"Someone said something nasty about a dead person in an email"

to the conclusion

"Thermodynamics is wrong, and changing the amount of greenhouse gases in the atmosphere will have no effect on the average temperature"

Whilst I have no expertise in climate change, I don't think physics works like that.

Relatedly, via PJ, this is composed entirely of win.

Tuesday, October 13, 2009

Britain, 2009

"The Guardian is also forbidden from telling its readers why the paper is prevented – for the first time in memory – from reporting parliament. Legal obstacles, which cannot be identified, involve proceedings, which cannot be mentioned, on behalf of a client who must remain secret." - [source]

Saturday, September 12, 2009

CiF belief bingo

Andrew Brown has created CommentIsFree-Belief bingo. This is an important achievement, as it will permit a suitably gifted programmer to create an ELIZA-style comment-bot. Will we be able to distinguish between the remarkably facile comments produced by - allegedly - real live CiFers, and an automated alternative?

This will certainly prove something, unless it proves something else.

Friday, September 04, 2009

Another Anscombe
Something completely different

When I read the phrase Anscombe's quartets, I thought of the mighty GEM herself, but this is brilliant:  4 datasets with the same x,y mean and variance, the same regression line and the same correlation coefficient, but with completely different properties that are obvious as soon as you graph them. Suitably modified, this would make a lovely introduction to practical work for 1st year undergraduates: if nothing else, it might get them away from bunging the data into excel and plotting a regression line without graphing them first. Hmmmm.

Monday, August 31, 2009

Or not
Ian Buruma attempts Japanese history, with mixed success

Ladies and gentlemen, I give you possibly the most ignorant paragraph to appear on comment is free, ever:
Even if the system were to become something like Japan's democracy in the 1920s, with two more or less conservative parties competing for power, this would still be preferable to a one-party state. Any opposition is better than none. It keeps the government on its toes.-[source]

I mean, really.

Sunday, August 30, 2009


It's hardly unexpected, but WOW:

Exit polls and early vote counting indicated the DPJ was heading to a victory much larger than the LDP's landslide win in the Lower House election four years ago, when Prime Minister Junichiro Koizumi's postal privatization plan gained widespread attention.

As the DPJ racked up seats to push it above the 241 needed for a Lower House majority--and even beyond the 296 seats won by the LDP in 2005--a who's who of prominent LDP lawmakers were going down in defeat.

Although Prime Minister Taro Aso won his seat in Fukuoka Prefecture, he indicated Sunday night he would step down as LDP president to take responsibility for the drubbing that many blame on the unpopular leader.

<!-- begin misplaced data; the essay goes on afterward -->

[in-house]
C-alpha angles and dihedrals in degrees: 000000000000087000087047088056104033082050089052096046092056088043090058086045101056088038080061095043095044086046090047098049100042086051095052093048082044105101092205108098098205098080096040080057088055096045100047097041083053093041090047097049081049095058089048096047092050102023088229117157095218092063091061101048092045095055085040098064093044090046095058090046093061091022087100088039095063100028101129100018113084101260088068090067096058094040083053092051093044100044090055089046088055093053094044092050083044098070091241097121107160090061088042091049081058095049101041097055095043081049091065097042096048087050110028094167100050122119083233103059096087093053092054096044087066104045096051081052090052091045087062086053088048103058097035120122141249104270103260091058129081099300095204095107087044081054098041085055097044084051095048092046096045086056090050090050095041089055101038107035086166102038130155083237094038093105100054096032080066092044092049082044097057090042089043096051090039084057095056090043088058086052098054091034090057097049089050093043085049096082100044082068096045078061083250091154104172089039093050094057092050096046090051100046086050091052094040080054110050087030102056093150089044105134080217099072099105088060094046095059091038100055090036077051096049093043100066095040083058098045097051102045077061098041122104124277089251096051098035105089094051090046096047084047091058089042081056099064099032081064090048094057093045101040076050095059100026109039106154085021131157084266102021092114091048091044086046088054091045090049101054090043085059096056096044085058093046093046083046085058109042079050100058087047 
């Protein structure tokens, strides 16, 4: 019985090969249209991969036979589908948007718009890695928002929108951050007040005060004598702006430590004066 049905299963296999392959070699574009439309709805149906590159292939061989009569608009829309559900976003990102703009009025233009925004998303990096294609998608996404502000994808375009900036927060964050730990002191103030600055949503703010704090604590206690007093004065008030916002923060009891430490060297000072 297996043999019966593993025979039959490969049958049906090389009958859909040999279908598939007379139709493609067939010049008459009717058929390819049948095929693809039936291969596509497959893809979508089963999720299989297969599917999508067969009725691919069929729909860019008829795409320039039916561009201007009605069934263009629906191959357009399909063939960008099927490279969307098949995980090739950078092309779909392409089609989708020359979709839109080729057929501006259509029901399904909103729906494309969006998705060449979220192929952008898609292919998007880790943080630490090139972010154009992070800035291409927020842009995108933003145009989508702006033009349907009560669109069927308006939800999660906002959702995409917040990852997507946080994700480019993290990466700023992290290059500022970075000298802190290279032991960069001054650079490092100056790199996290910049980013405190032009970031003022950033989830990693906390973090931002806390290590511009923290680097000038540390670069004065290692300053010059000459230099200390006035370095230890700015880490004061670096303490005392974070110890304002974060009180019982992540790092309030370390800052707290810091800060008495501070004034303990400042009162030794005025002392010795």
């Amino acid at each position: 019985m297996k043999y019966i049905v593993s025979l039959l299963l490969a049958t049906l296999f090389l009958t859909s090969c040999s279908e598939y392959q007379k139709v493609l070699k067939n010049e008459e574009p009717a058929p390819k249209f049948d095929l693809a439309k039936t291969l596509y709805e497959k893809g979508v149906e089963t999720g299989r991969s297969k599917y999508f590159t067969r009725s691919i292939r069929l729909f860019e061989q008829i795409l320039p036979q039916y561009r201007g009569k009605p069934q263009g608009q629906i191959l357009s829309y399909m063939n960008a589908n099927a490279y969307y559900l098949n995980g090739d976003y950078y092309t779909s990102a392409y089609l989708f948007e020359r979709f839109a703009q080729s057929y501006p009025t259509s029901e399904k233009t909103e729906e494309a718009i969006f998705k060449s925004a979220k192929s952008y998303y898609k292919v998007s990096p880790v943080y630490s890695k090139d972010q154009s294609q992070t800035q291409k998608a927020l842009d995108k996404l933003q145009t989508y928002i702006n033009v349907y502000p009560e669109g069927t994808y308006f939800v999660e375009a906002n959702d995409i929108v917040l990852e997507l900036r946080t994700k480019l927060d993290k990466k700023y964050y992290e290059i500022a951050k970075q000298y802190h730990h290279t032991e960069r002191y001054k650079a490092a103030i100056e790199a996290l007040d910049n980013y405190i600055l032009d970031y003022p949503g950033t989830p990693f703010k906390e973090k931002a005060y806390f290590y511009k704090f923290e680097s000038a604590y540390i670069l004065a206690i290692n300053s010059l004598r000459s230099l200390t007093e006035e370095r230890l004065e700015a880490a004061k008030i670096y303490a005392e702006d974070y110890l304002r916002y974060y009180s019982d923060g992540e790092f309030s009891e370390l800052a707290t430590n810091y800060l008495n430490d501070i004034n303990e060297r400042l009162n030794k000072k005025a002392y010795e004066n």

"We will have to accept the voice of the people that has produced such a severe result," Aso said.

The LDP now appears bereft of leaders. Party Secretary-General Hiroyuki Hosoda said he told Aso earlier Sunday that he and other top party executives would resign to take responsibility.

"We will seriously atone for our faults and prepare for the next election," he said.

The LDP came into the election in an unfamiliar spot: as the heavy underdog. Public opinion polls proved accurate, as the LDP was struggling to match the 113 seats the DPJ won when it was humiliated in the 2005 election.

So, a retread of 1993-4, or actual change? I liked this summary [via James Annan]:

One of the parties is led by an immensely wealthy grandson of a former conservative party prime minister, and the other is led by an immensely wealthy grandson of a former conservative party prime minister. One of these princelings 's tongue frequently gets tied in knots when he is trying to explain himself and the corruption of his colleagues, while the other's tongue frequently gets tied in knots when he is trying to explain himself and the corruption of his colleagues.
We'll be treated to a load of tribalist bollocks in the UK, of course, of both the "DPJ? Oh noes, teh leftisses and there socialism!!1!" and the "Democratic Party Japan = UK Labour Party = WIN!" varieties. 

Saturday, August 29, 2009

Blast from the past
Toyama Kooichi rides again

Via Blood and Treasure, Toyama's speech from the 207 election for governor of Tokyo:

He came 8th, out of 14. And you thought Ishihara Shintaroo was colourful...

Thursday, August 27, 2009

"The thing's hollow - it goes on forever- and oh my God!"
It's full of hippies

Selections from the climate camp programme [link via LC]:

Interactive Theatre on Climate Justice

SM1, Sat, 14:30-16:00

2% of fear and desire. A fun but challenging interactive show that uses Augusto Boal's Cop in the Head techniques helps examine what stops people taking effective action on climate change.